Remember the guidance coming from the CDC and the DOH: If you’re sick with mild symptoms and don’t have an underlying chronic condition, stay home. If symptoms worsen or you have trouble breathing, call your healthcare provider. Your healthcare provider will work with the DOH and CDC to determine whether you need to be tested for COVID-19.

Preparing for the spread of COVID-19:

As our health care agencies continue monitoring the virus in Washington state, facilities you rely on, such as schools and elder care facilities, may experience disruption out of an abundance of caution. Be sure to talk with your loved ones to prepare for potential or unexpected changes to your daily routine.

As new information emerges, please remember that the risk of COVID-19 is not at all connected with race, ethnicity or nationality. You should not make determinations of your risk of catching COVID-19 based on race or country of origin, and be sure to respect the privacy of people with confirmed cases of COVID-19.

Sharing accurate information during a time of heightened concern is one of the best things we can do to keep rumors and misinformation from spreading—the CDC website is an excellent source of information.

What Congress must do:

First and foremost, this is a public health emergency. To contain and mitigate COVID-19, we have activated our public health infrastructure at the federal, state, and local levels. We must continue to deploy the best science to “block and tackle” the virus.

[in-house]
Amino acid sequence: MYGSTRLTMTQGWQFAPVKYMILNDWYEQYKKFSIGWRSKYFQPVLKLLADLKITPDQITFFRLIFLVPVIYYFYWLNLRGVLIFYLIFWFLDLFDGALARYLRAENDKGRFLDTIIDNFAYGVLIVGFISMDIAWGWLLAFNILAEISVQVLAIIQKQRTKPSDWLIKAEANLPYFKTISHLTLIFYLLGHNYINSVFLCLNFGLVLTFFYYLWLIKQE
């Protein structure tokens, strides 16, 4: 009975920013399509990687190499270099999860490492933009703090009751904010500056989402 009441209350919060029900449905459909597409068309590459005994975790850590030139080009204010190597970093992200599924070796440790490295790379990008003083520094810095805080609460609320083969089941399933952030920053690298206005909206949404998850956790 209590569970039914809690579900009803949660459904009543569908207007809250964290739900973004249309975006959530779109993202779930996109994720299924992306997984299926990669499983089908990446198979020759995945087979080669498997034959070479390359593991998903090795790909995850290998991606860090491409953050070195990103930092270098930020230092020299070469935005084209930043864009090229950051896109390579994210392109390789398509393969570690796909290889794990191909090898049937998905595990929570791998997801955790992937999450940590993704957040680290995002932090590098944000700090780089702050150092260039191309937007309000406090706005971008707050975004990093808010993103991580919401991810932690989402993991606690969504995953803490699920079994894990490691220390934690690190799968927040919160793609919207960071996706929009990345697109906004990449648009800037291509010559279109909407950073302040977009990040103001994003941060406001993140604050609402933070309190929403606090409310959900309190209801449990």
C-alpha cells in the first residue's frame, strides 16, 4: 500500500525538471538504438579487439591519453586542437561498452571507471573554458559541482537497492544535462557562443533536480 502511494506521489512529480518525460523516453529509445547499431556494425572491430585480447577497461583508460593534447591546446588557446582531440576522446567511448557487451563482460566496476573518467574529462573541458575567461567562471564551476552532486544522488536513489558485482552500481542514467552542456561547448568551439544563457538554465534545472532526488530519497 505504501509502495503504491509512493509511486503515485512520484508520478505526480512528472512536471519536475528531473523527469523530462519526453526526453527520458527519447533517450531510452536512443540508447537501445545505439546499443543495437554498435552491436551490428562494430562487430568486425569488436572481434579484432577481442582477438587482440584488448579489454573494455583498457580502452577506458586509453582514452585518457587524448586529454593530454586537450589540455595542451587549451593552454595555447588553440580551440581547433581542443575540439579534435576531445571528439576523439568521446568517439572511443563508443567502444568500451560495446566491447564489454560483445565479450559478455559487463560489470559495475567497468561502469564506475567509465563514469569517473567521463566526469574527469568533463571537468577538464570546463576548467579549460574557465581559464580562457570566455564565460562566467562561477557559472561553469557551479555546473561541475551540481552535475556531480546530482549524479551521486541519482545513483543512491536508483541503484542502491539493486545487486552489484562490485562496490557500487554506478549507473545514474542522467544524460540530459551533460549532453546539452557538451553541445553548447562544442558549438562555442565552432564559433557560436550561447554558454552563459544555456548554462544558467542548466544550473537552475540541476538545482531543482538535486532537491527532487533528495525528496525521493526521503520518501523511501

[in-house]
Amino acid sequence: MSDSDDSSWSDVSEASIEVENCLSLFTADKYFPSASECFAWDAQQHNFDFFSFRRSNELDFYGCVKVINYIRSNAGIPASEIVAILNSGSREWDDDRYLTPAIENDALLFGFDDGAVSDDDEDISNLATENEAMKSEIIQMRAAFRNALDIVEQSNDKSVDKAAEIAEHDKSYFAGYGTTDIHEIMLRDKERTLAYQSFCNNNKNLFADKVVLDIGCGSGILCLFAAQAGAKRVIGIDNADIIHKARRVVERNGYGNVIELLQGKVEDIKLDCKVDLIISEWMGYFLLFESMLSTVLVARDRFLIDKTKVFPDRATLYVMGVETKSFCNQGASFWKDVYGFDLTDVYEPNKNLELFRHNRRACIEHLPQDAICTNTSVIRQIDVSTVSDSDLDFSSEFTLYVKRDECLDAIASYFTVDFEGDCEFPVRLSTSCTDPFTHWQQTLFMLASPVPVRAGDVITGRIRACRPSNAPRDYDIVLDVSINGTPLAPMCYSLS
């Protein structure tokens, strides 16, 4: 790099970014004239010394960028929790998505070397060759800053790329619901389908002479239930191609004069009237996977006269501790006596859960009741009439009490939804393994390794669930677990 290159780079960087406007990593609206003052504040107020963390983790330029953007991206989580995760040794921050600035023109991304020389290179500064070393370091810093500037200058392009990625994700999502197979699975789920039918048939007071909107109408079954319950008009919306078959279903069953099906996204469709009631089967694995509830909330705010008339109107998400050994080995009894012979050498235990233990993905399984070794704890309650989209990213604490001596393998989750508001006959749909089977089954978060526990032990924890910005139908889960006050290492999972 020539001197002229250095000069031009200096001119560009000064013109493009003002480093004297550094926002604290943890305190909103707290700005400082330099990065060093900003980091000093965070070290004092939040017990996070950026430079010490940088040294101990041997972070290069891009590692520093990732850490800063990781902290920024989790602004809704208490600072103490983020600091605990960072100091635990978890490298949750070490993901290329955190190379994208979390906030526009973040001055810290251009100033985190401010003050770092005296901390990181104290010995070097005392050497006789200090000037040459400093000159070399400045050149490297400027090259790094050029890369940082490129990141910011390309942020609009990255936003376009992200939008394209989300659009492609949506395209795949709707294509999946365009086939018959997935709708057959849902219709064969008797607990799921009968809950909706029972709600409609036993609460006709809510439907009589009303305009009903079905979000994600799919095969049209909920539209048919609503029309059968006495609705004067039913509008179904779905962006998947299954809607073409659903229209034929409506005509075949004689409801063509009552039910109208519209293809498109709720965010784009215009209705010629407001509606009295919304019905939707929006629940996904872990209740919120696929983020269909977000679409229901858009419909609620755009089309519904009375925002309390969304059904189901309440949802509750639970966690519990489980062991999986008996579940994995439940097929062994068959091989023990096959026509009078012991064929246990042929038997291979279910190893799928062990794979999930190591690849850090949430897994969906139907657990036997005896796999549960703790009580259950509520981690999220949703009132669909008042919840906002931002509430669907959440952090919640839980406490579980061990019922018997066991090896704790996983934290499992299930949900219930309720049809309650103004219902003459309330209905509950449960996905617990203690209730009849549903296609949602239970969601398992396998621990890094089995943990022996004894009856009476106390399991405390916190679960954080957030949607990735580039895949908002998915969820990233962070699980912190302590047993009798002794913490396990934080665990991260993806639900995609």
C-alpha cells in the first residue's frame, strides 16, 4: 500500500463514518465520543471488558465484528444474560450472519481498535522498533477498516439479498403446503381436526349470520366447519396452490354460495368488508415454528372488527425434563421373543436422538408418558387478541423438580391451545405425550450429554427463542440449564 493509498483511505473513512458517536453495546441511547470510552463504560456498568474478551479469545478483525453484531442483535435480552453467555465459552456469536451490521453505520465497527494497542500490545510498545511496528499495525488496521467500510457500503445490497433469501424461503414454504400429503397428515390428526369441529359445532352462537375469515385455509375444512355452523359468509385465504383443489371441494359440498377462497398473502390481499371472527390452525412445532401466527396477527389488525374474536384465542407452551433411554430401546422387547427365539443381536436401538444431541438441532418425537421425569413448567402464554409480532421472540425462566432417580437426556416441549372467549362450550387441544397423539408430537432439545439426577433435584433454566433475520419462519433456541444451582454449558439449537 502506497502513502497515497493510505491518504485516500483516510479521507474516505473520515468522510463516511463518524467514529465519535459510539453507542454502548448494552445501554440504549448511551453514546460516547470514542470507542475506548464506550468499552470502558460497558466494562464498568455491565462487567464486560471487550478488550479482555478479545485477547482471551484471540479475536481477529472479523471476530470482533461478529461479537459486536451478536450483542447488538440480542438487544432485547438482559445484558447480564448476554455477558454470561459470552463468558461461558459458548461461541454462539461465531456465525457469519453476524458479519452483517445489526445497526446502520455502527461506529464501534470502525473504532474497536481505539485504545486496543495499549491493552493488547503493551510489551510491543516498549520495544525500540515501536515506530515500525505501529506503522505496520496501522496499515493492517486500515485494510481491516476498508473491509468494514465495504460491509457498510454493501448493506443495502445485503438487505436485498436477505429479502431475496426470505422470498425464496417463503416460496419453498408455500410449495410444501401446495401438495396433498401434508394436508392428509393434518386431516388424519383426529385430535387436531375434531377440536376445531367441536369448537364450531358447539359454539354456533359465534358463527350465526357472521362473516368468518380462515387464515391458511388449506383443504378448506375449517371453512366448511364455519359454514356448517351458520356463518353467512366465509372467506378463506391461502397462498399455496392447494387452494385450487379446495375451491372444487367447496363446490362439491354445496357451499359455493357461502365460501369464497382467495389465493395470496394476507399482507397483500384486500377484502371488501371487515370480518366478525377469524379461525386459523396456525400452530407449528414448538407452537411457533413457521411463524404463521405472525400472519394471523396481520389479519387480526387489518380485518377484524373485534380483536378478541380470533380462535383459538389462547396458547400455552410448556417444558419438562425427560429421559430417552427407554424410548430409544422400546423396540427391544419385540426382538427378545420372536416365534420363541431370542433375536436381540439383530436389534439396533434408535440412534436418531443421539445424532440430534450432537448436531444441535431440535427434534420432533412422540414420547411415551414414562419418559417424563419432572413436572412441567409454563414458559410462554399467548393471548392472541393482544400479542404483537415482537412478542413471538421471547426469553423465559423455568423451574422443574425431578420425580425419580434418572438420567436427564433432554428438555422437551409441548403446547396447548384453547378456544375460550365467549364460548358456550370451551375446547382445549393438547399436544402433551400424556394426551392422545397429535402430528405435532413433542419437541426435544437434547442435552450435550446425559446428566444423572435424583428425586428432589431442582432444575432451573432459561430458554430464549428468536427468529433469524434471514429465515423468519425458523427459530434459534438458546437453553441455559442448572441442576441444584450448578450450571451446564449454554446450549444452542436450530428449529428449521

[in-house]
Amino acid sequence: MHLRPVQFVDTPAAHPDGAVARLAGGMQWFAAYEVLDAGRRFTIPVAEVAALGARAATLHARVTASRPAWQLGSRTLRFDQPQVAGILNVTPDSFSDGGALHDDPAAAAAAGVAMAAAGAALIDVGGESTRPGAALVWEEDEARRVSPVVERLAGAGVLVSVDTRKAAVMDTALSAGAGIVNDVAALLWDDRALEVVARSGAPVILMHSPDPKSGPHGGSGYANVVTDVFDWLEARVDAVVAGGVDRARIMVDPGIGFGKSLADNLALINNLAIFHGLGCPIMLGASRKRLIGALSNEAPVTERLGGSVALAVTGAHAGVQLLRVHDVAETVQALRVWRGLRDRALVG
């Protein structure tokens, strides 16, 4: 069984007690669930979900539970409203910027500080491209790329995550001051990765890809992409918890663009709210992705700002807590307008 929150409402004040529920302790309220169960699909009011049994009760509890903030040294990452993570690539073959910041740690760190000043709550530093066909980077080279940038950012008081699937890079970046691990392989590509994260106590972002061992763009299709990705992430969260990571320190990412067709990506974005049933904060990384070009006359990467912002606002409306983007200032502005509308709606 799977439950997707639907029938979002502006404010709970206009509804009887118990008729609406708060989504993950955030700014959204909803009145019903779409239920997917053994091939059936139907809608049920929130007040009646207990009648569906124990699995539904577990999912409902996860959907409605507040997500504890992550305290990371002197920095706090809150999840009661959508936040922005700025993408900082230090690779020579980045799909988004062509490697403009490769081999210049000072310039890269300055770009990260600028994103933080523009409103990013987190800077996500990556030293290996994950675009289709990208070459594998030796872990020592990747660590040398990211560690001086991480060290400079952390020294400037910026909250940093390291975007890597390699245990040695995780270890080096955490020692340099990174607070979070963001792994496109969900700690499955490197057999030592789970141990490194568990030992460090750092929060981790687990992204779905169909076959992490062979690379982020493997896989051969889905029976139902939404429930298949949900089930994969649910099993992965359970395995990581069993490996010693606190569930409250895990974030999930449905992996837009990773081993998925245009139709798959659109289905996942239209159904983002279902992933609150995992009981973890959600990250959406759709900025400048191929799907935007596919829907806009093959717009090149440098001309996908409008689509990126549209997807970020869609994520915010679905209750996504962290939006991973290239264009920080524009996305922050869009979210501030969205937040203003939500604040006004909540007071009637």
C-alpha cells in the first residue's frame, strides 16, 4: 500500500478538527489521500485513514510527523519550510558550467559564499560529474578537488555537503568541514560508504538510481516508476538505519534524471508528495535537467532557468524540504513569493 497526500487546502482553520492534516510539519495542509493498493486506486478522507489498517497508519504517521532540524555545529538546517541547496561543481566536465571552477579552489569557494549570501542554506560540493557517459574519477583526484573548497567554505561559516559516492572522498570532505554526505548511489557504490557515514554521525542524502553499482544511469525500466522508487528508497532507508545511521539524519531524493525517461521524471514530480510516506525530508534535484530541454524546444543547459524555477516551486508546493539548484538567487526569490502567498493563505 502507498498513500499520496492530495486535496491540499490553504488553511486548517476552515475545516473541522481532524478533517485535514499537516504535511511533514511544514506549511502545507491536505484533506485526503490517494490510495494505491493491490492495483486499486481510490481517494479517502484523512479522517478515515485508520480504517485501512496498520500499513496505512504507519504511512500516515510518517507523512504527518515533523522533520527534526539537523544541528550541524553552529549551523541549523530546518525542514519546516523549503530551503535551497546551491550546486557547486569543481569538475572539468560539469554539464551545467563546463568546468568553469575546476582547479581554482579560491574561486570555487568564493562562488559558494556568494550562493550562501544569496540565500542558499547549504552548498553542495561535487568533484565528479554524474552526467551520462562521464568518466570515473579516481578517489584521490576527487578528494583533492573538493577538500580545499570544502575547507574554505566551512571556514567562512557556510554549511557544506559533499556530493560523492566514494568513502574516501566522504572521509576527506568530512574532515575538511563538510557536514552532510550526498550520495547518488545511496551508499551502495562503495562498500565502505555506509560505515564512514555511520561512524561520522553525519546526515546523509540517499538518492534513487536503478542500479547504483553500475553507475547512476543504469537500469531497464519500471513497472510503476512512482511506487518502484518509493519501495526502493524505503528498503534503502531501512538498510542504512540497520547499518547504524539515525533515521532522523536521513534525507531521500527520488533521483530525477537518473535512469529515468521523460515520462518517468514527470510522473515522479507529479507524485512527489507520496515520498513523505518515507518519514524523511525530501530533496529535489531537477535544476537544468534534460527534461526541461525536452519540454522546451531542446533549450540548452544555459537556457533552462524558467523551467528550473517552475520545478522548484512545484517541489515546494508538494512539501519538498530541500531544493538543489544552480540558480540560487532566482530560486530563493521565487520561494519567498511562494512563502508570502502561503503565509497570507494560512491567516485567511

Today, the House of Representatives passed a bipartisan $8.3 billion package to support and bolster these efforts. This critical first step:

  • Provides $950 million to support state public health agencies to expedite COVID-19 testing, infection control at the local level, and other public health preparedness and response activities
  • Reimburses state health agencies (such as DOH) that have been responding to COVID-19
  • Promotes public research for the development and distribution of a COVID-19 vaccine and ensures that any vaccine developed using taxpayer funds must be affordable and accessible

I was proud to support this measure on the House floor earlier today, and I’m pleased that it passed by a wide, bipartisan margin of 415-2. I hope the package reaches the President’s desk as quickly as possible and is swiftly signed into law.

Beyond the immediate public health response, we must also acknowledge that COVID-19 will have significant impacts across our region and economy. Already, global supply chains have been weakened, and U.S. exporters have been impacted.  If the virus continues to spread in the U.S., experts predict it will take a toll on our economy. Congress must address these economic impacts with strong fiscal stimulus to ensure businesses can stay open and families have food on the table. I am pleased that today’s package included $1 billion in loan subsidies for small businesses that have been affected. I will continue to closely monitor the economic impacts of COVID-19 and work with my colleagues to advance legislation that insulates the economy from any potential disruption.

Additional resources:

You can find updated information on COVID-19 and cases in Washington state on the DOH website.

The DOH has also set up a call center to address questions from the public. If you have questions about what is happening in Washington, please call 1 (800) 525-0127 and press #.


Denny Heck